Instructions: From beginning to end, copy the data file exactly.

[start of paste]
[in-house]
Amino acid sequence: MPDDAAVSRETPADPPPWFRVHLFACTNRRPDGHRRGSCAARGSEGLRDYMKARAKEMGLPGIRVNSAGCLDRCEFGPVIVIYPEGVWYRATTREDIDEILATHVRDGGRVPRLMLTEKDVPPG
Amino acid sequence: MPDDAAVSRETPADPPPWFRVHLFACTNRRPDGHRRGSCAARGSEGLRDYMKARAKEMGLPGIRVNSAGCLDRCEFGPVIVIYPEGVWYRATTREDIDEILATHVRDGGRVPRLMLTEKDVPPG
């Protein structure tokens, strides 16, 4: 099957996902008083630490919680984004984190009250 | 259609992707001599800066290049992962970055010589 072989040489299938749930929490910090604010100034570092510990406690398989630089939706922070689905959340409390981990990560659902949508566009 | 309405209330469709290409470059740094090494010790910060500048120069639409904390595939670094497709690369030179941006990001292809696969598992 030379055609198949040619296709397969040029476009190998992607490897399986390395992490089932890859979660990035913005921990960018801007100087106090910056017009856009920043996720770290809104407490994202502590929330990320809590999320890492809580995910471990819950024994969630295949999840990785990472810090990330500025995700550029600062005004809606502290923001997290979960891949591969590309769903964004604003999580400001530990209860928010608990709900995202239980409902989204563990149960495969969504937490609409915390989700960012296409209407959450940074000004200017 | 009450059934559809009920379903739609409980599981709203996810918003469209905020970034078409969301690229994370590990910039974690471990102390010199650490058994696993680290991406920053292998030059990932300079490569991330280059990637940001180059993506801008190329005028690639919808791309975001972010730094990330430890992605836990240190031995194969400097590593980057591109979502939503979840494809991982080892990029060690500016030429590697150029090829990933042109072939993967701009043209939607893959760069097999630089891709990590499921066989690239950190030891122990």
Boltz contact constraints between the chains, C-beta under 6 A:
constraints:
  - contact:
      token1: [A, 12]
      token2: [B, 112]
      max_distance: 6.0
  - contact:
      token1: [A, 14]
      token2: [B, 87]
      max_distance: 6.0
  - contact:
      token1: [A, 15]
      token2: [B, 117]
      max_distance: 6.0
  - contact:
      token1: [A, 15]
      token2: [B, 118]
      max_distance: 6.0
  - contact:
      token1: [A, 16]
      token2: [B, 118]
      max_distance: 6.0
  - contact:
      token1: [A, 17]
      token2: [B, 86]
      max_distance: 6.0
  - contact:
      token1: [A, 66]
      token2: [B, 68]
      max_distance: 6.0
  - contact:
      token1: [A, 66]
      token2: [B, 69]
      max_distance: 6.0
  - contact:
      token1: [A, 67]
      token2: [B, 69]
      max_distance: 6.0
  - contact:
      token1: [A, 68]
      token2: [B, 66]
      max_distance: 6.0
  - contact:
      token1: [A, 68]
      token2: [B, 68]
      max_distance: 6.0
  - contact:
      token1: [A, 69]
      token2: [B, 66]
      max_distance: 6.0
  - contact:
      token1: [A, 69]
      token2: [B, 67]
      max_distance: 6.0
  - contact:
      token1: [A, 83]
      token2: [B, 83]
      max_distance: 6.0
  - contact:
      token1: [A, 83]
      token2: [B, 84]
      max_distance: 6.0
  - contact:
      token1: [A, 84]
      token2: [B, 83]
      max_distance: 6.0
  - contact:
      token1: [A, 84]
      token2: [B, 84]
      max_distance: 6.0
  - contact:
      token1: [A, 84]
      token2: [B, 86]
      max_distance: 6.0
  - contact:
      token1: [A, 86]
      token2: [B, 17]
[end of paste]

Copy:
[in-house]
Amino acid sequence: MPDDAAVSRETPADPPPWFRVHLFACTNRRPDGHRRGSCAARGSEGLRDYMKARAKEMGLPGIRVNSAGCLDRCEFGPVIVIYPEGVWYRATTREDIDEILATHVRDGGRVPRLMLTEKDVPPG
Amino acid sequence: MPDDAAVSRETPADPPPWFRVHLFACTNRRPDGHRRGSCAARGSEGLRDYMKARAKEMGLPGIRVNSAGCLDRCEFGPVIVIYPEGVWYRATTREDIDEILATHVRDGGRVPRLMLTEKDVPPG
């Protein structure tokens, strides 16, 4: 099957996902008083630490919680984004984190009250 | 259609992707001599800066290049992962970055010589 072989040489299938749930929490910090604010100034570092510990406690398989630089939706922070689905959340409390981990990560659902949508566009 | 309405209330469709290409470059740094090494010790910060500048120069639409904390595939670094497709690369030179941006990001292809696969598992 030379055609198949040619296709397969040029476009190998992607490897399986390395992490089932890859979660990035913005921990960018801007100087106090910056017009856009920043996720770290809104407490994202502590929330990320809590999320890492809580995910471990819950024994969630295949999840990785990472810090990330500025995700550029600062005004809606502290923001997290979960891949591969590309769903964004604003999580400001530990209860928010608990709900995202239980409902989204563990149960495969969504937490609409915390989700960012296409209407959450940074000004200017 | 009450059934559809009920379903739609409980599981709203996810918003469209905020970034078409969301690229994370590990910039974690471990102390010199650490058994696993680290991406920053292998030059990932300079490569991330280059990637940001180059993506801008190329005028690639919808791309975001972010730094990330430890992605836990240190031995194969400097590593980057591109979502939503979840494809991982080892990029060690500016030429590697150029090829990933042109072939993967701009043209939607893959760069097999630089891709990590499921066989690239950190030891122990």
Boltz contact constraints between the chains, C-beta under 6 A:
constraints:
  - contact:
      token1: [A, 12]
      token2: [B, 112]
      max_distance: 6.0
  - contact:
      token1: [A, 14]
      token2: [B, 87]
      max_distance: 6.0
  - contact:
      token1: [A, 15]
      token2: [B, 117]
      max_distance: 6.0
  - contact:
      token1: [A, 15]
      token2: [B, 118]
      max_distance: 6.0
  - contact:
      token1: [A, 16]
      token2: [B, 118]
      max_distance: 6.0
  - contact:
      token1: [A, 17]
      token2: [B, 86]
      max_distance: 6.0
  - contact:
      token1: [A, 66]
      token2: [B, 68]
      max_distance: 6.0
  - contact:
      token1: [A, 66]
      token2: [B, 69]
      max_distance: 6.0
  - contact:
      token1: [A, 67]
      token2: [B, 69]
      max_distance: 6.0
  - contact:
      token1: [A, 68]
      token2: [B, 66]
      max_distance: 6.0
  - contact:
      token1: [A, 68]
      token2: [B, 68]
      max_distance: 6.0
  - contact:
      token1: [A, 69]
      token2: [B, 66]
      max_distance: 6.0
  - contact:
      token1: [A, 69]
      token2: [B, 67]
      max_distance: 6.0
  - contact:
      token1: [A, 83]
      token2: [B, 83]
      max_distance: 6.0
  - contact:
      token1: [A, 83]
      token2: [B, 84]
      max_distance: 6.0
  - contact:
      token1: [A, 84]
      token2: [B, 83]
      max_distance: 6.0
  - contact:
      token1: [A, 84]
      token2: [B, 84]
      max_distance: 6.0
  - contact:
      token1: [A, 84]
      token2: [B, 86]
      max_distance: 6.0
  - contact:
      token1: [A, 86]
      token2: [B, 17]